6. What are the components of sheltered English instruction?
While teachers of ELLs have used sheltered English instruction for many years, a consistent understanding of the components of sheltered instruction has emerged only within the past five years. In 1999 the Sheltered Instruction Observation Protocol (SIOP) was developed following intensive observation of sheltered English teaching across the United States (E. The SIOP identifies 30 important elements of sheltered instruction under eight broad categories: )
Critical to effective sheltered instruction is the preparation of learning objectives for every lesson. These include content objectives, aligned with state and local content-area standards, and language objectives, aligned with state language proficiency benchmarks or language arts standards, or the national TESOL standards. Teachers communicate content and language objectives to students, design activities to achieve objectives throughout the lesson, and assess progress toward objectives by the end of the lesson. In this way learning, teaching and assessment are integrated into an ongoing process that provides feedback to students and informs future instruction.
Within each sheltered lesson the teacher seeks to ensure that students have sufficient background knowledge to tackle new curriculum material. Teachers modify their speech and, when necessary and feasible, content text so that English language learners can grasp important content concepts, facts, and questions. Teachers explicitly teach learning strategies – from teacher-centered to peer-supported to student centered – so that students develop a toolkit for accomplishing difficult learning tasks. Teachers also provide ample opportunities for students to interact in the target language around purposeful tasks that are meaningful to them.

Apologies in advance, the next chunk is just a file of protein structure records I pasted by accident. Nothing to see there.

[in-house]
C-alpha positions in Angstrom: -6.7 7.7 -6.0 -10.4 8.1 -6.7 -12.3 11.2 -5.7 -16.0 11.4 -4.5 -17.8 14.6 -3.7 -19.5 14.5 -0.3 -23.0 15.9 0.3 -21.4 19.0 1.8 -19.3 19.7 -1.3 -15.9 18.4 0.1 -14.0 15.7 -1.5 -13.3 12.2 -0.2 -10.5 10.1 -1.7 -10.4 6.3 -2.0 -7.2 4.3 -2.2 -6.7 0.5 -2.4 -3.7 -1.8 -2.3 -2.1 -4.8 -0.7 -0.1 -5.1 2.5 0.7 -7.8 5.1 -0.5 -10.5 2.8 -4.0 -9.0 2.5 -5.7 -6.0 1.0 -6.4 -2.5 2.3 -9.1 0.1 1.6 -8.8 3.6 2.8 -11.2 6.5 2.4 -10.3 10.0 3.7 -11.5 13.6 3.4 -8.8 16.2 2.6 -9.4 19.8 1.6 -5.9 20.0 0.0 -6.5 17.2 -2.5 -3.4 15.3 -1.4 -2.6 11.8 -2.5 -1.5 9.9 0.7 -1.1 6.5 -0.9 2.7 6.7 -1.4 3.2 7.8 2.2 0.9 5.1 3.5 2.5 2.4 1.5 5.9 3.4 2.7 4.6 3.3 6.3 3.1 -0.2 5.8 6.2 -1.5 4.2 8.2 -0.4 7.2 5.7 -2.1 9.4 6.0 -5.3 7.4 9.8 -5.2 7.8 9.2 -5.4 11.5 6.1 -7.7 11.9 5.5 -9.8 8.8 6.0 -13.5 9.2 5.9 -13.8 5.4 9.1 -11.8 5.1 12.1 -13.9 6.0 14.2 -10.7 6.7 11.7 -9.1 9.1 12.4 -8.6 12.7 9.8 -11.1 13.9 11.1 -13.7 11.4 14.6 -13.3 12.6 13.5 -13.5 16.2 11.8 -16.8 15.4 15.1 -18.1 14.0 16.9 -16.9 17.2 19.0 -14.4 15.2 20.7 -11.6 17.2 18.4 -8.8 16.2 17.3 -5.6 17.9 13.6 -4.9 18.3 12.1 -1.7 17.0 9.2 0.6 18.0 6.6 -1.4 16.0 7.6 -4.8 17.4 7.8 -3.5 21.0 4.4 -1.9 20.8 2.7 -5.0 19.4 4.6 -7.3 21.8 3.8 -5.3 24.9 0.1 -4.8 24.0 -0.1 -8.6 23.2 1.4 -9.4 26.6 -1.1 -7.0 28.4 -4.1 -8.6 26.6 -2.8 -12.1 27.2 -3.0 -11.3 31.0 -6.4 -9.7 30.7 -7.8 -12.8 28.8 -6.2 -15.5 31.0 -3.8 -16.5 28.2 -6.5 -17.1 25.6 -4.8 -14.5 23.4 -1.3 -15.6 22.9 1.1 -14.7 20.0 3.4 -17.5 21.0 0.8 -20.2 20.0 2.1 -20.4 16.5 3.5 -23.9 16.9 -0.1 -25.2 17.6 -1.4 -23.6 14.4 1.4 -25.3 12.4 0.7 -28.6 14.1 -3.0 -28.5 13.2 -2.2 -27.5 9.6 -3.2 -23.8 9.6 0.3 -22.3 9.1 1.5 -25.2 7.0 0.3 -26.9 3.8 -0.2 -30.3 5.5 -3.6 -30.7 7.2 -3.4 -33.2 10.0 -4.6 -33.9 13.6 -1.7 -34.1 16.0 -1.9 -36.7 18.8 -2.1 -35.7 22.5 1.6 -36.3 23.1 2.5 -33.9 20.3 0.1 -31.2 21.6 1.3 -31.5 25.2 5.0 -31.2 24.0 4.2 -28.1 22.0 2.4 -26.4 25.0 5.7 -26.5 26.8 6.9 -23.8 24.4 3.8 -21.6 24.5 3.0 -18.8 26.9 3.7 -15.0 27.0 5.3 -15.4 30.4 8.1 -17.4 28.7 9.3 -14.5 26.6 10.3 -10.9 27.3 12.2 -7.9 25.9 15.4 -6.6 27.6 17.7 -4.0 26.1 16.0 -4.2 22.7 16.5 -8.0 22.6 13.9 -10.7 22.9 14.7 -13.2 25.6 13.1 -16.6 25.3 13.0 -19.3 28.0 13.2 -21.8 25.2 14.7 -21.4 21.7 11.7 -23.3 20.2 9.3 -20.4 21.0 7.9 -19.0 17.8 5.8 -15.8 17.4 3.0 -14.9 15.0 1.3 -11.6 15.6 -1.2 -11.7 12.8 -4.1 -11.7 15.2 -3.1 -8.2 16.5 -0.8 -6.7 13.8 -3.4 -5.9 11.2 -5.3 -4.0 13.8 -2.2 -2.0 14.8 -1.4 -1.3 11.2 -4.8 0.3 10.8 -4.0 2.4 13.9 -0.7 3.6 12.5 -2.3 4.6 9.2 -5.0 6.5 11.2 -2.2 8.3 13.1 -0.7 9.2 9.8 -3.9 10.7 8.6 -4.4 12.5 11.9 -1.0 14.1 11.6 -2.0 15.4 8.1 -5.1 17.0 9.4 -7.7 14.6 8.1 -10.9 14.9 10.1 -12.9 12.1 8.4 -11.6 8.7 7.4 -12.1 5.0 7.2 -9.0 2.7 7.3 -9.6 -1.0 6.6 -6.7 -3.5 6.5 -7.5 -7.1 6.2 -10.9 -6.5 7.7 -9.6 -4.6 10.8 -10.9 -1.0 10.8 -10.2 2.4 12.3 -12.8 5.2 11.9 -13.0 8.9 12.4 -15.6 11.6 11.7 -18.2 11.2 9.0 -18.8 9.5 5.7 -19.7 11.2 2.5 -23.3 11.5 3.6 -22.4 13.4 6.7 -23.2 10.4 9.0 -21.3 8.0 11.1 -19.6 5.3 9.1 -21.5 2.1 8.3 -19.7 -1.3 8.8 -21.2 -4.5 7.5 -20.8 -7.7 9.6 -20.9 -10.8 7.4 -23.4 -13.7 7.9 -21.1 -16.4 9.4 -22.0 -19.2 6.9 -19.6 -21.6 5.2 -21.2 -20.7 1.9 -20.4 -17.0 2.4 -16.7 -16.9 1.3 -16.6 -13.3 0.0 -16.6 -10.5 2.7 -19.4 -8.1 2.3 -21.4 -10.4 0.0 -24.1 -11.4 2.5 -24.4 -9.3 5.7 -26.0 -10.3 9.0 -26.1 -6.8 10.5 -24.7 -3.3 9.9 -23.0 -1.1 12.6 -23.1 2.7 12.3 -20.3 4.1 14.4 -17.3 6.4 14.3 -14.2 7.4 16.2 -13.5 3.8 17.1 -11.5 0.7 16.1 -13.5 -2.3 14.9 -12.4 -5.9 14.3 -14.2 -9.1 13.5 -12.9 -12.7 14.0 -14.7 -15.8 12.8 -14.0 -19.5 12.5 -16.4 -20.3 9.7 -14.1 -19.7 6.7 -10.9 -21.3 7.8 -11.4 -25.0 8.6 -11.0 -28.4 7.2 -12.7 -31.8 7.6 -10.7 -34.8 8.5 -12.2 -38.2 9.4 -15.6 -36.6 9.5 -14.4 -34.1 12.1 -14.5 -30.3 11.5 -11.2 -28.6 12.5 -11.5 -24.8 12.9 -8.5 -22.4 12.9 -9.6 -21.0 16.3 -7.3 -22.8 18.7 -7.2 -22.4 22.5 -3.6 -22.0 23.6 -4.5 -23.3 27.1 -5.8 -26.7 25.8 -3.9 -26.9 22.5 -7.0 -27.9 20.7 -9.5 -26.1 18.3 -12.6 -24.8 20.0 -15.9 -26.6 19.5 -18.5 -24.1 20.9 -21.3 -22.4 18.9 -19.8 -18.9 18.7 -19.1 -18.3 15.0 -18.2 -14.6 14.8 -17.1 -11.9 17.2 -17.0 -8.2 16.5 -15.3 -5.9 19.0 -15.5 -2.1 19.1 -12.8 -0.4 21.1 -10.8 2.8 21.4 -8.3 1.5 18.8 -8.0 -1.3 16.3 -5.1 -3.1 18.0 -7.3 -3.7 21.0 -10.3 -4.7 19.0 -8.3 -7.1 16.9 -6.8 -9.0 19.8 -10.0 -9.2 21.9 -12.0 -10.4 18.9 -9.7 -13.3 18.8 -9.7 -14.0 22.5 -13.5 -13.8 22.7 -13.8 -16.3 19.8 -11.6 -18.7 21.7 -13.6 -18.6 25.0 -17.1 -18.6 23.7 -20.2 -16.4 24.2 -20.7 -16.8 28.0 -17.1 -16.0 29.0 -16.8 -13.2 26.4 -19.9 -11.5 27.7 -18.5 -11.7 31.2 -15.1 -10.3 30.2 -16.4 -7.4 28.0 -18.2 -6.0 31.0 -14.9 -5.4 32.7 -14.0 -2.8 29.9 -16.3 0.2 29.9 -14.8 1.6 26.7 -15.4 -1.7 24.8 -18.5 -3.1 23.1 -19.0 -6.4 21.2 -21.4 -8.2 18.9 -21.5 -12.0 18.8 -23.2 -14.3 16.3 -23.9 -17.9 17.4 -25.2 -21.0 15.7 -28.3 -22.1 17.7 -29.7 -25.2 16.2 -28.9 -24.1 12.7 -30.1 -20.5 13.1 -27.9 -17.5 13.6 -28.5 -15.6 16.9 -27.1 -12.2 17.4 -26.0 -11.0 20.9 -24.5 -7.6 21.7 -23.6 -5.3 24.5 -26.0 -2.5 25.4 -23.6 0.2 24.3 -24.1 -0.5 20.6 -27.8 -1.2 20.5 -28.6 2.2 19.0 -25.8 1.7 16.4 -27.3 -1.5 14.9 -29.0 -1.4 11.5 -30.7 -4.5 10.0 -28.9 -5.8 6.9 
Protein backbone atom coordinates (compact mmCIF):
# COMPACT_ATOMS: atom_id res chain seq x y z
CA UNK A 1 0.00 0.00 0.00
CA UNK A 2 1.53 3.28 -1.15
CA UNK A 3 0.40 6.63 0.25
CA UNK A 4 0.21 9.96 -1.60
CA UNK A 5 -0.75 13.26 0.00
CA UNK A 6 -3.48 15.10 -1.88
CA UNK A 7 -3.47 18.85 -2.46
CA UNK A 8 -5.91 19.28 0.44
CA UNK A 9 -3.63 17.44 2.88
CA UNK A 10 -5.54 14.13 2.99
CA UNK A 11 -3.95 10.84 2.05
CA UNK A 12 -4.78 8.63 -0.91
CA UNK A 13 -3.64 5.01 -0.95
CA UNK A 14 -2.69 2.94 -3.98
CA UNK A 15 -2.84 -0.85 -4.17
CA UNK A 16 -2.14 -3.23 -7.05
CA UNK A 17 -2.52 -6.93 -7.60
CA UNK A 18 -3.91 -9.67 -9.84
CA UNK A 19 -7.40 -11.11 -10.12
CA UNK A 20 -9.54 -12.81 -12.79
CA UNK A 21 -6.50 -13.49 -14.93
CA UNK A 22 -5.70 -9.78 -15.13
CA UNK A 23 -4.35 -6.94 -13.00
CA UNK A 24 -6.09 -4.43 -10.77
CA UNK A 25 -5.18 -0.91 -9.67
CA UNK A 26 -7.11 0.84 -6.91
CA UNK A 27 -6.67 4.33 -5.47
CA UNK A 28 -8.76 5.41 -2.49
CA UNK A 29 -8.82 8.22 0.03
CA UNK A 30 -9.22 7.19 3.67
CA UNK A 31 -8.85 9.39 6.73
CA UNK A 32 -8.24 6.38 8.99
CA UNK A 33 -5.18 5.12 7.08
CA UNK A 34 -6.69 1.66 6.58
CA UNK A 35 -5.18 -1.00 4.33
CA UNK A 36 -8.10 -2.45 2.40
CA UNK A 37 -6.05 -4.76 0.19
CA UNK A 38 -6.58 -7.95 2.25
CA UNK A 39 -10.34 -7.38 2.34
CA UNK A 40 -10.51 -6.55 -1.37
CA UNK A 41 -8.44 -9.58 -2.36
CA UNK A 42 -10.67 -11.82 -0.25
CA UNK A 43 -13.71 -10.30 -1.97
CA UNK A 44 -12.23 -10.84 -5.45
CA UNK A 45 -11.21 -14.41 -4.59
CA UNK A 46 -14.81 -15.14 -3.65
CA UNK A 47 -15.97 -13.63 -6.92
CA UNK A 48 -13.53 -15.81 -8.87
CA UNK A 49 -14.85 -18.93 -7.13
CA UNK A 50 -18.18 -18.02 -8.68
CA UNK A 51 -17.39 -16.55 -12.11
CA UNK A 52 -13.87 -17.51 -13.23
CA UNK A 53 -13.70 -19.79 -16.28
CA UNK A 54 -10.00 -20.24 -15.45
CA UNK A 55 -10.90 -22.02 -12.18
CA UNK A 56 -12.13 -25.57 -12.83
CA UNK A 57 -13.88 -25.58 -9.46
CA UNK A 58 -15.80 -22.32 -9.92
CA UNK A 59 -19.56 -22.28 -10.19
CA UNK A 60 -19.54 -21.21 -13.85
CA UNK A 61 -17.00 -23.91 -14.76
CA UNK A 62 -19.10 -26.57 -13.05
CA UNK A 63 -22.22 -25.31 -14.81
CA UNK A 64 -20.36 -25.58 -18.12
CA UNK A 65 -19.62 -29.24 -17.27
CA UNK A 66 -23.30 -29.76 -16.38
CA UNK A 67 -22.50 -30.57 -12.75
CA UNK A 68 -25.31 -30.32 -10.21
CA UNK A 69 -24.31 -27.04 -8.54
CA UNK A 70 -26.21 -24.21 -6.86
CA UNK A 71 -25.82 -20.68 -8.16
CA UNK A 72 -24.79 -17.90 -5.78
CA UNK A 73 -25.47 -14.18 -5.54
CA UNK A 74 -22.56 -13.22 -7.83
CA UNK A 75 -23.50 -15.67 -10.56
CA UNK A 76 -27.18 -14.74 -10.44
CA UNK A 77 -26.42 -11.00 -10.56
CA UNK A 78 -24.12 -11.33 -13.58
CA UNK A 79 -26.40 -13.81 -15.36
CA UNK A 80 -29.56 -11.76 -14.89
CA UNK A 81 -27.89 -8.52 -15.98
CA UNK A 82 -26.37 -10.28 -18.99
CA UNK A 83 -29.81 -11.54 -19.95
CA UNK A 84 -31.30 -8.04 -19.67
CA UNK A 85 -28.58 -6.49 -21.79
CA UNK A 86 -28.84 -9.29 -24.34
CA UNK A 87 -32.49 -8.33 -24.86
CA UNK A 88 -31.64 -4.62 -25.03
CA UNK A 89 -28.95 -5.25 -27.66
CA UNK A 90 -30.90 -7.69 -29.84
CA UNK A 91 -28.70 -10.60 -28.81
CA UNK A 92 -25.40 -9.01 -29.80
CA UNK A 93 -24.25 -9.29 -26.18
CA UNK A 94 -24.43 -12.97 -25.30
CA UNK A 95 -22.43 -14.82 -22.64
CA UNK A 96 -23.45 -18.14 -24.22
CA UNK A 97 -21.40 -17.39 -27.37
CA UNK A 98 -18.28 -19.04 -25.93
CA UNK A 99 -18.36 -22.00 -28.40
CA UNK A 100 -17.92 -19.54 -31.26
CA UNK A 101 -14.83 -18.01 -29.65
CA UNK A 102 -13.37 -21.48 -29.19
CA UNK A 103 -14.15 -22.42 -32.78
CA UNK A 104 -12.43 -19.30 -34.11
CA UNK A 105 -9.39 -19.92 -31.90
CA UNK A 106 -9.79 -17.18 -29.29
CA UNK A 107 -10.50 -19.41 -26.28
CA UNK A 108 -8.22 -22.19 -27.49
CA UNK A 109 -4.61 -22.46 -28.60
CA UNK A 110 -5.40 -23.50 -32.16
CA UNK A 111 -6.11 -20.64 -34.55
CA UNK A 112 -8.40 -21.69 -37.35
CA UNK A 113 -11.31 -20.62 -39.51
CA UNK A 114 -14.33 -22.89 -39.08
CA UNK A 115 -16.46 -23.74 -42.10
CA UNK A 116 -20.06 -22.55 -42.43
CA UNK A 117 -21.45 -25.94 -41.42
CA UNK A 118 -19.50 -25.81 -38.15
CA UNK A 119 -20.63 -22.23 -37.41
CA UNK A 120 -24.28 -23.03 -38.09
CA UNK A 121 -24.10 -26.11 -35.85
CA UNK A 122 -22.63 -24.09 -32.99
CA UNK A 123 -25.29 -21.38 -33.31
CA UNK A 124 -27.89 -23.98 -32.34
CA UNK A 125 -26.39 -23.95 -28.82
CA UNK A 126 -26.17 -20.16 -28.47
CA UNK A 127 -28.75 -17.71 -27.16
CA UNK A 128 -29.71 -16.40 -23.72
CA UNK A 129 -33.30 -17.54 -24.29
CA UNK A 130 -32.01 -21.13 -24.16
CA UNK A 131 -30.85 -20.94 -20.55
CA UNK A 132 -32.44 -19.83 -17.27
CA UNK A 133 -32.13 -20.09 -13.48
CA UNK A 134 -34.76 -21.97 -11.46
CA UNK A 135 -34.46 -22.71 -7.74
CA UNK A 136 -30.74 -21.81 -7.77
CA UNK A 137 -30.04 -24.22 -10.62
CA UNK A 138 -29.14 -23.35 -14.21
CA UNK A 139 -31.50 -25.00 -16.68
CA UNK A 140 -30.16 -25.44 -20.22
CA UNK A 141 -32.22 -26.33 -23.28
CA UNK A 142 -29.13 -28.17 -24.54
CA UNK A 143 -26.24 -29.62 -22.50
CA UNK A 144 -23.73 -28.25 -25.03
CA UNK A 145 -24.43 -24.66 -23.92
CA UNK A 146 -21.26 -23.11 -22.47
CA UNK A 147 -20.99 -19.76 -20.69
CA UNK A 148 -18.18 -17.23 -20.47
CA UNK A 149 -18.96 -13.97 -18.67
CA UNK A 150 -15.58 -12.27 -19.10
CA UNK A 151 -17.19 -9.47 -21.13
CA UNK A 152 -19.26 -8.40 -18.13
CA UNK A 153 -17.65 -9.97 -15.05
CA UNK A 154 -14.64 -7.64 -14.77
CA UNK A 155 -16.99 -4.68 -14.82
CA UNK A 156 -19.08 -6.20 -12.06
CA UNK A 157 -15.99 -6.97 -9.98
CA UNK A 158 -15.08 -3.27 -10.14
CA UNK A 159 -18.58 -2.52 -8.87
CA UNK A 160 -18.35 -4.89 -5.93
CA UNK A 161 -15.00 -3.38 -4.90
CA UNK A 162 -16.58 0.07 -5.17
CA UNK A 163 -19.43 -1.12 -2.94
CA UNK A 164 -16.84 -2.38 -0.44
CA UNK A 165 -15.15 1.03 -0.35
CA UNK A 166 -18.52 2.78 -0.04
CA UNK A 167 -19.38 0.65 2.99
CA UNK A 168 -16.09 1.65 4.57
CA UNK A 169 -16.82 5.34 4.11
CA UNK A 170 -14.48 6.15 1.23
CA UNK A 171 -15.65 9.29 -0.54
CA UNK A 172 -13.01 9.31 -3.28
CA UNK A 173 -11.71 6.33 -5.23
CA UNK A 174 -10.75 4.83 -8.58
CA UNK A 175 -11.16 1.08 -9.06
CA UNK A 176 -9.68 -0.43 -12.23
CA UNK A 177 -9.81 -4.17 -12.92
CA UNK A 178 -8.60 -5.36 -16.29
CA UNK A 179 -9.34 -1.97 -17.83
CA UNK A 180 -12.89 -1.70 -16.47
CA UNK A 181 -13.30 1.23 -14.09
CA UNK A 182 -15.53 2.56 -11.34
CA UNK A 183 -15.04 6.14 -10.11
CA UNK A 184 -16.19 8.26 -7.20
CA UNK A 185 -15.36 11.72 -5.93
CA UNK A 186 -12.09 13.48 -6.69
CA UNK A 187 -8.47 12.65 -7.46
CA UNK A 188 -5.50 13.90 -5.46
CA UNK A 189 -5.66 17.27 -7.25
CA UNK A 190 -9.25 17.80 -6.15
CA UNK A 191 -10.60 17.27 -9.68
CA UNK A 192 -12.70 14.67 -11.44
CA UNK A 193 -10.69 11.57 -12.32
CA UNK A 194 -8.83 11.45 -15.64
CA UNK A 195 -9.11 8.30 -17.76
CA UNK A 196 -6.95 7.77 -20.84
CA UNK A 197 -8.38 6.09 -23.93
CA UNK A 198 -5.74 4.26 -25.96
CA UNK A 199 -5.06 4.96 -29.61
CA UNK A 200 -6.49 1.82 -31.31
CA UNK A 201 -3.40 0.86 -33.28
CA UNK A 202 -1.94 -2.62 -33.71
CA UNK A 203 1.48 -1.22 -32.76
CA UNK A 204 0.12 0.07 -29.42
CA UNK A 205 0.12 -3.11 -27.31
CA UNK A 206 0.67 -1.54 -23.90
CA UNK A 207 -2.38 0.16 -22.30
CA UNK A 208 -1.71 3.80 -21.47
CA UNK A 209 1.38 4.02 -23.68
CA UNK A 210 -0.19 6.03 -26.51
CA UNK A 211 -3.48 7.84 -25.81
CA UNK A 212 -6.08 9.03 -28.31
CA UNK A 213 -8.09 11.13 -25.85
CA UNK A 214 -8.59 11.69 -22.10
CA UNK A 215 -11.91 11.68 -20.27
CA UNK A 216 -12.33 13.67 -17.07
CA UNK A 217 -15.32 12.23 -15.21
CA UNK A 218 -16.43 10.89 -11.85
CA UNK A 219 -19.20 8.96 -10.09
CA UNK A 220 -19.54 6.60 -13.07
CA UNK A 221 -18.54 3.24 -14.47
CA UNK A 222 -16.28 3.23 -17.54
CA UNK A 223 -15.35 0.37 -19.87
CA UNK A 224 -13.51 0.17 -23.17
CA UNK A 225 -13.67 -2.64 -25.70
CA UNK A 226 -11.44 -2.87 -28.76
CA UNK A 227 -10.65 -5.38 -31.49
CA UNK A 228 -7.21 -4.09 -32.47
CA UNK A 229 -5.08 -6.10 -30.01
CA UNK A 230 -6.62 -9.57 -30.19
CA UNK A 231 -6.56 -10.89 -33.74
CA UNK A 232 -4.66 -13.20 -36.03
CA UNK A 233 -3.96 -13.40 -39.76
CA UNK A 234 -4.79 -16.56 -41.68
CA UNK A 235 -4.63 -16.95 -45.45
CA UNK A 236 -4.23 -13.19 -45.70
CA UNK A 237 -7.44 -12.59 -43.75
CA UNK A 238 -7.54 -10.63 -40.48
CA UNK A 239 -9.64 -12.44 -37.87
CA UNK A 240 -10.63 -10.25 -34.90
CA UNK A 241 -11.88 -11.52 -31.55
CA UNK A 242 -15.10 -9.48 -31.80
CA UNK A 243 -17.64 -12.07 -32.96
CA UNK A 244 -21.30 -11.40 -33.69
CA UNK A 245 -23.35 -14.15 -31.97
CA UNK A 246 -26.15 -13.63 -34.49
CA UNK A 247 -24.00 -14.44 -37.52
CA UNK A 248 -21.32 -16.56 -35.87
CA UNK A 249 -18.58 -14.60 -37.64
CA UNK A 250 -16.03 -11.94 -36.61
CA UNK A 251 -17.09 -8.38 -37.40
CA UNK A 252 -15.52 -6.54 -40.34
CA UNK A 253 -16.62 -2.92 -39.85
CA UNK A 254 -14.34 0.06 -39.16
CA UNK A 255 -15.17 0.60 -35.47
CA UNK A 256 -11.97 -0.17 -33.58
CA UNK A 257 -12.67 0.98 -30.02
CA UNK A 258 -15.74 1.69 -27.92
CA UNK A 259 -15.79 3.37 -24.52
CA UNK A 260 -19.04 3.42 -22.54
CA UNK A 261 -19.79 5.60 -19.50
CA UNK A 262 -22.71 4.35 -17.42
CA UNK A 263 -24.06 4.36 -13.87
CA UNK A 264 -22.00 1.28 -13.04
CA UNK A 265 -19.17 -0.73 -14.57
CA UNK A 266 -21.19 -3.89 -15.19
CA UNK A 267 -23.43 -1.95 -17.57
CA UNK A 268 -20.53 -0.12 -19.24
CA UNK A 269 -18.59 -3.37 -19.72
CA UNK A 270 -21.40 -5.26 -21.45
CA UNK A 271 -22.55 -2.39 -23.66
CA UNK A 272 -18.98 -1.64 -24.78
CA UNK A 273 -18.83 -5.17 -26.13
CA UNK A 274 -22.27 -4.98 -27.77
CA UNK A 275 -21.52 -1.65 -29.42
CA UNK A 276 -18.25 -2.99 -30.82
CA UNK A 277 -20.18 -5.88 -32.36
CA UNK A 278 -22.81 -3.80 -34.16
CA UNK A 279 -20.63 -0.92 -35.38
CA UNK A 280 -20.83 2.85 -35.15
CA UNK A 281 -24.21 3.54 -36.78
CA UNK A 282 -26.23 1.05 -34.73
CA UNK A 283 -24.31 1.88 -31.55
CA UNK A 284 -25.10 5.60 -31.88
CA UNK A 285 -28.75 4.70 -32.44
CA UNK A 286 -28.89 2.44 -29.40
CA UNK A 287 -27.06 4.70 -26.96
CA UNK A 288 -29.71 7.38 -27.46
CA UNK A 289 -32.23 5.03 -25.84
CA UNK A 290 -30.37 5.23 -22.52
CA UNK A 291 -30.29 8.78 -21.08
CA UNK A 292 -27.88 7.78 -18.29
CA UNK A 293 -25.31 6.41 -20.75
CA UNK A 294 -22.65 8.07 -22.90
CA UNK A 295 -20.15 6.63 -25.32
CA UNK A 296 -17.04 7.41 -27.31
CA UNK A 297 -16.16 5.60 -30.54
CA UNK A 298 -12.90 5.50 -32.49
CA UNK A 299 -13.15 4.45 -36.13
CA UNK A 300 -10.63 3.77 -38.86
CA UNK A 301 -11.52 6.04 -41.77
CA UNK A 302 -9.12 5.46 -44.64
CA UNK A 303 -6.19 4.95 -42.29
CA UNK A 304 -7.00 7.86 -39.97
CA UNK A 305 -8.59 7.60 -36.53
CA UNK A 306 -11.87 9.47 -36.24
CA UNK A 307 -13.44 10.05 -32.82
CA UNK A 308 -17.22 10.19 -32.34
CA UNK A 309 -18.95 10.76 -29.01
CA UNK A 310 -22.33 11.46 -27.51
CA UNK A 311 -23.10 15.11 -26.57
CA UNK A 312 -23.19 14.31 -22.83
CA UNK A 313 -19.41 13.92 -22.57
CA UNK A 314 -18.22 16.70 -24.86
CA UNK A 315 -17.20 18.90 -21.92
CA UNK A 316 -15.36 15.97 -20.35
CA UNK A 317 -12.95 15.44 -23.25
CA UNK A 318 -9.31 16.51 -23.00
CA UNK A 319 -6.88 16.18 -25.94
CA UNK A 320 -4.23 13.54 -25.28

Ever mindful of the lesson's framing objectives, sheltering teachers are careful to integrate listening, speaking, reading and writing skills into each lesson. They provide opportunities for students to apply their new knowledge through tasks that involve concepts and skills students have learned. Sheltering teachers work to engage all students at least 95% of the time in instructional activity, at the same time paying attention to pacing, so that no student is left behind.